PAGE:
Britain's lowland raised mires are among the strangest and most fascinating places in Europe. They are also among the scarcest: more than 94 per cent of them have been damaged or destroyed.
Lowland bogs are living things, home to rare dragonflies, birds and insects. On their surfaces live plants such as sundews, butterworts, bog rosemary and sphagnum mosses. When the plants die they do not rot, because a high water table and acidic conditions inhibit decay. Instead, they form peat. The peat can accumulate for thousands of years.
The history of bogs is important to history. Peatlands are rich in archaeological material which seldom survives elsewhere. Ancient boats, bodies, trackways and organic remains which have vanished from dry sites all endure in peat bogs. So does wood, and with it the tree-rings that help refine and extend our ability to date objects and sites elsewhere. Basal layers of peat may seal earlier cultural material (like flints) and evidence for previous land-use.
Within mires lie layered remains of plants, pollen, seeds and insects which provide evidence for ecological and environmental change. The pollen record may reflect events further afield, like the clearance of forest by early communities, while deposits of volcanic ash may correlate with yet more distant episodes. Bogs also help present-day estimations of future climatic change, because they testify to the frequency, rapidity, and scale of changes in the past.
Future advances in science will enable bogs to tell us even more. That is, if the bogs still exist. Of the c 247,000 acres of lowland raised bog which existed in mid-Victorian Britain, just 15,000 acres now remain. Over half of this surviving area is subject to permissions for peat extraction.
Most of these consents were awarded in the 1940s. Their continuing currency means that even our most important bogs, those since designated as Sites of Special Scientific Interest (SSSIs), are being destroyed. Parts of the 7,500 acres of Thorne and Hatfield Moors are now so damaged that English Nature is considering whether SSSI status should be withdrawn.
English Nature has adopted a conciliatory stance towards extraction companies, negotiating confidential agreements which leave a little peat behind and provide for the conservation management of old workings. Such deals won't save the palaeo archive. Nor will English Heritage, because ancient monuments legislation does not extend to environmental evidence for cultural history.
Even where 'real' archaeology exists, extraction technology isn't a very subtle way of recognising it. When peat is mined the bog is drained, living vegetation is stripped, and the desiccated peat is milled by machines. For every Lindow Man retrieved from a bog, others are likely to be shredded in a bag.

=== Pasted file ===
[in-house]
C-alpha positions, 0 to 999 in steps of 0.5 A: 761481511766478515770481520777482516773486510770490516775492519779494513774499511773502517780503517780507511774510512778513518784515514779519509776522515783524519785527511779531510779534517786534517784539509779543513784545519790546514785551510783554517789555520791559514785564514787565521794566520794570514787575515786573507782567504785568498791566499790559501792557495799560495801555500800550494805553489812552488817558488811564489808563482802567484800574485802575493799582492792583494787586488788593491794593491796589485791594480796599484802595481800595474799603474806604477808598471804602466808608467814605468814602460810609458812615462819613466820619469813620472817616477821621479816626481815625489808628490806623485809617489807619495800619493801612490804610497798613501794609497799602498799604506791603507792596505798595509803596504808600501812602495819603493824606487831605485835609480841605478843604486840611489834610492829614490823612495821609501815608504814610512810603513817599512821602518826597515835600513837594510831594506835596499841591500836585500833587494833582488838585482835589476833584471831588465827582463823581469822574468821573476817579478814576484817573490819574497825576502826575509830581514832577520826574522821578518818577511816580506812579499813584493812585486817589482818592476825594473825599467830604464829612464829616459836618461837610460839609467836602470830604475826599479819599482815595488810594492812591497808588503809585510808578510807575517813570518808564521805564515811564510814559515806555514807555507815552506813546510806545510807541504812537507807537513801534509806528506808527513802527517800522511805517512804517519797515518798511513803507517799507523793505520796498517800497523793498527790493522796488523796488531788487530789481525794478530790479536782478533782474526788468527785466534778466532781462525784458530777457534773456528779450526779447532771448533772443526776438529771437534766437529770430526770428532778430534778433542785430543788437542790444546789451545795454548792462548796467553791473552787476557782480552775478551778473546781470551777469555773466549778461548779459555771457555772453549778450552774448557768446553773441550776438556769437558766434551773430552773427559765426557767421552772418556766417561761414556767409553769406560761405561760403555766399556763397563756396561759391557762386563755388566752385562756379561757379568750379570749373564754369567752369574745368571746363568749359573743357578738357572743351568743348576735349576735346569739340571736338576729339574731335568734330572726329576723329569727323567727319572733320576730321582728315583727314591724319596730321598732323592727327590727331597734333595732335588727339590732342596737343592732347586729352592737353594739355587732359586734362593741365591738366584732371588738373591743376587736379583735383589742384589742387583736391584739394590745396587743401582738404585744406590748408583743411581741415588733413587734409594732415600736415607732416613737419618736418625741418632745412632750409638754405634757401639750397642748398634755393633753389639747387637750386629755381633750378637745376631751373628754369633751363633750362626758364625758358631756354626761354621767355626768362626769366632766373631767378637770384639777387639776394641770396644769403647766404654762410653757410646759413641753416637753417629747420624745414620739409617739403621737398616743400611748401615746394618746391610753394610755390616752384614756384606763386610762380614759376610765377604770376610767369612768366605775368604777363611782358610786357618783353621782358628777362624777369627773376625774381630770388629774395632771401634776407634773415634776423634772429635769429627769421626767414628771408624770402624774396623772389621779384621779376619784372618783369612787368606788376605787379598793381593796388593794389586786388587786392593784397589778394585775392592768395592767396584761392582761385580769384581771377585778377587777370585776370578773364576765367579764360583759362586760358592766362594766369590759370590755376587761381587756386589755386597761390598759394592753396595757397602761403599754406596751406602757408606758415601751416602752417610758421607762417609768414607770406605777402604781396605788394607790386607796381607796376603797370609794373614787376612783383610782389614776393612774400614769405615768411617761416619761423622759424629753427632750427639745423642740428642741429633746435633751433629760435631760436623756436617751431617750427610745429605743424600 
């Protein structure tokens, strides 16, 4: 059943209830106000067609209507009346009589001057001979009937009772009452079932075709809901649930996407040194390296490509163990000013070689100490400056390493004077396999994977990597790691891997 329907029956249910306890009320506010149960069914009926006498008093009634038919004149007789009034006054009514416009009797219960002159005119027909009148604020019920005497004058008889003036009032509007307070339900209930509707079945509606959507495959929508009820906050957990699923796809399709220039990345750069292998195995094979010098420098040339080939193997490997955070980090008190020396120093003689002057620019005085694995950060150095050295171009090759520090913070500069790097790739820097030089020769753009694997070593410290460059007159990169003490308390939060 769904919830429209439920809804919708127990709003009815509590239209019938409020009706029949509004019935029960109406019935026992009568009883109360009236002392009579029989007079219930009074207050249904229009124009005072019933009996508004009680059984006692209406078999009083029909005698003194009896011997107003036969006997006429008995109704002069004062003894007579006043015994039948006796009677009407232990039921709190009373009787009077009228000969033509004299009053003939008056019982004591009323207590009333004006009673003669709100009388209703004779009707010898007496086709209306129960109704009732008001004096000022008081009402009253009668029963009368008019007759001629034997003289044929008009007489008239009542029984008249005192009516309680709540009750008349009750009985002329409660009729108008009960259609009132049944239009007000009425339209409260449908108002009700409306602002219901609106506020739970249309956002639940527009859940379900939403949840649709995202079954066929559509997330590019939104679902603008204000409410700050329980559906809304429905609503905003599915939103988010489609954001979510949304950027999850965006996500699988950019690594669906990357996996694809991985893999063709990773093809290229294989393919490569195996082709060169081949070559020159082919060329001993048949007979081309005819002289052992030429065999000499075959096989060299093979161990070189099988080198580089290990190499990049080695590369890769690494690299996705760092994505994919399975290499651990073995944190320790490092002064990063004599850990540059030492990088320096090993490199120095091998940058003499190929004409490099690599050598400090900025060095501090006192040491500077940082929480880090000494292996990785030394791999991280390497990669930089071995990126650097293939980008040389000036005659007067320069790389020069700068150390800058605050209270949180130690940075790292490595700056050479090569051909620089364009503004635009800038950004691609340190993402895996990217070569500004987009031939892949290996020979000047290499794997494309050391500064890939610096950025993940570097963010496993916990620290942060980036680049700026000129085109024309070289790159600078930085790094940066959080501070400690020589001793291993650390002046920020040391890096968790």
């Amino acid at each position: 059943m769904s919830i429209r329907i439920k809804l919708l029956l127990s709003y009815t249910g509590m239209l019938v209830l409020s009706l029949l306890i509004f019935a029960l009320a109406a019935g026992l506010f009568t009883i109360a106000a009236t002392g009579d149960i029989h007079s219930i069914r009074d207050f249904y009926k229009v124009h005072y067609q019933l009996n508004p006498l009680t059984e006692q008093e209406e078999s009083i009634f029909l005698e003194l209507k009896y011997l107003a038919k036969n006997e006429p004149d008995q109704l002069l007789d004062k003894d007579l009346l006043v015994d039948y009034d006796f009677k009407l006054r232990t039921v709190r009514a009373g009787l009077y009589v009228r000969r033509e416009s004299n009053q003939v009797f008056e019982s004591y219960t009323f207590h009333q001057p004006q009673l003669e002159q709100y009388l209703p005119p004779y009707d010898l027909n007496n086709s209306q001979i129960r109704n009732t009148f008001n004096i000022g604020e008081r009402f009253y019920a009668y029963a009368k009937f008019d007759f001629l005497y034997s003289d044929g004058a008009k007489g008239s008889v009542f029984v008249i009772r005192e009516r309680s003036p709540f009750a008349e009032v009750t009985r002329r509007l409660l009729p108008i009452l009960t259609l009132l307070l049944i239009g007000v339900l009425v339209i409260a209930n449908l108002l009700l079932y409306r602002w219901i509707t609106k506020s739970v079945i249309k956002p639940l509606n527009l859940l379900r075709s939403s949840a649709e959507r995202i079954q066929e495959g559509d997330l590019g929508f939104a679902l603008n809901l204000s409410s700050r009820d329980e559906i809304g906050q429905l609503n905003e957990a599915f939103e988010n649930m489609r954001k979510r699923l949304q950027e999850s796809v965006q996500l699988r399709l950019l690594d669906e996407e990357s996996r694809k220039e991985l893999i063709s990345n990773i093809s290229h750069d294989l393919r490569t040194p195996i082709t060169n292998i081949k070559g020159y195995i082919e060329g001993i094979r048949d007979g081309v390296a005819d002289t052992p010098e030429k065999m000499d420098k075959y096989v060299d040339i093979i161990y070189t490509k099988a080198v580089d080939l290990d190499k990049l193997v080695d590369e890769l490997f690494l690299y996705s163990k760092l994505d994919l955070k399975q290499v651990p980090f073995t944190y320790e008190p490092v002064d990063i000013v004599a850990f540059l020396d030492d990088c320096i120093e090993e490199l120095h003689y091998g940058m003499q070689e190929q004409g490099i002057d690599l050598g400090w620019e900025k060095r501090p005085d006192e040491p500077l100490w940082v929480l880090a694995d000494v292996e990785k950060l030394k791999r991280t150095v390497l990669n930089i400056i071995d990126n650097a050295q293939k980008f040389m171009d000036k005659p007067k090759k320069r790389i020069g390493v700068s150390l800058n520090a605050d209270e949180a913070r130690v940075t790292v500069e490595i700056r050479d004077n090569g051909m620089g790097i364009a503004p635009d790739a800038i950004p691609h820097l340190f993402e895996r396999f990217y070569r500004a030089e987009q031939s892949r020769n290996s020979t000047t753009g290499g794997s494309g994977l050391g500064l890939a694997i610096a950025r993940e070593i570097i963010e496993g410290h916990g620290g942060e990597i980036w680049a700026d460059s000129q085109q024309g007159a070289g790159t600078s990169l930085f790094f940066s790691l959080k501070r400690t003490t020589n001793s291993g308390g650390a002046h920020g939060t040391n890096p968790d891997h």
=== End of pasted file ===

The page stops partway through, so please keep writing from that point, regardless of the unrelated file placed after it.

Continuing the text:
The contradiction of killing rare wild species to grow garden plants or to mulch shrubs on roundabouts becomes almost unbearable when it emerges that most horticultural use of peat is unnecessary. Garden plants don't need it, and peat-free growing media are available - or would be if everyone insisted on using them.
The CBA has joined with RSPB, Plantlife, the Wildlife Trusts and others in a Peatlands Campaign Consortium. The consortium has done much to encourage the use of peat-free products. This month we will be urging the Government to deliver the promises on peat that it made in opposition, and to close the legislative gap which leaves Britain's palaeo-environmental record largely unprotected.
You can make a difference too. Buy peat-free composts, or make your own. When buying plants, ask if they are grown in peat-free compost. Ask your local gar den centre for a copy of its peat policy. If the garden centre stocks peat mined from SSSIs, go elsewhere.
Local authorities are responsible for parks and public spaces: ask whether your council has signed the Wildlife Trusts' Peatland Protection Charter. Look for soil improvers and mulches carrying the new eco-label symbol - bogs will not have not been damaged to make them.
Good peat-free products have failed to make much impact on the market because peat is so cheap. In 1992 the Labour Party warned the peat industry 'that unless there is a voluntary agreement to reduce peat extraction substantially and promote alternatives, we shall introduce a strict fiscal and/ or regulatory regime. '
The year before, a Shadow Treasury Minister wrote that 'we would wish to remove or reduce VAT on products such as . . . alternatives to garden peat'. That Shadow Minister was Chris Smith MP, now Secretary of State for Culture. Given peat's cultural significance we have written to ask him when action can be expected.
For peat's sake, please ask your MP to do the same.
Richard Morris is the Director of the CBA
A guide to garden composting, Waste Not Want Not, is available from The Wildlife Trusts, Waterside South, Lincoln LN5 7JR, price £1.00.
Return to the British Archaeology homepage
Return to the CBA homepage
© Council for British Archaeology, 1997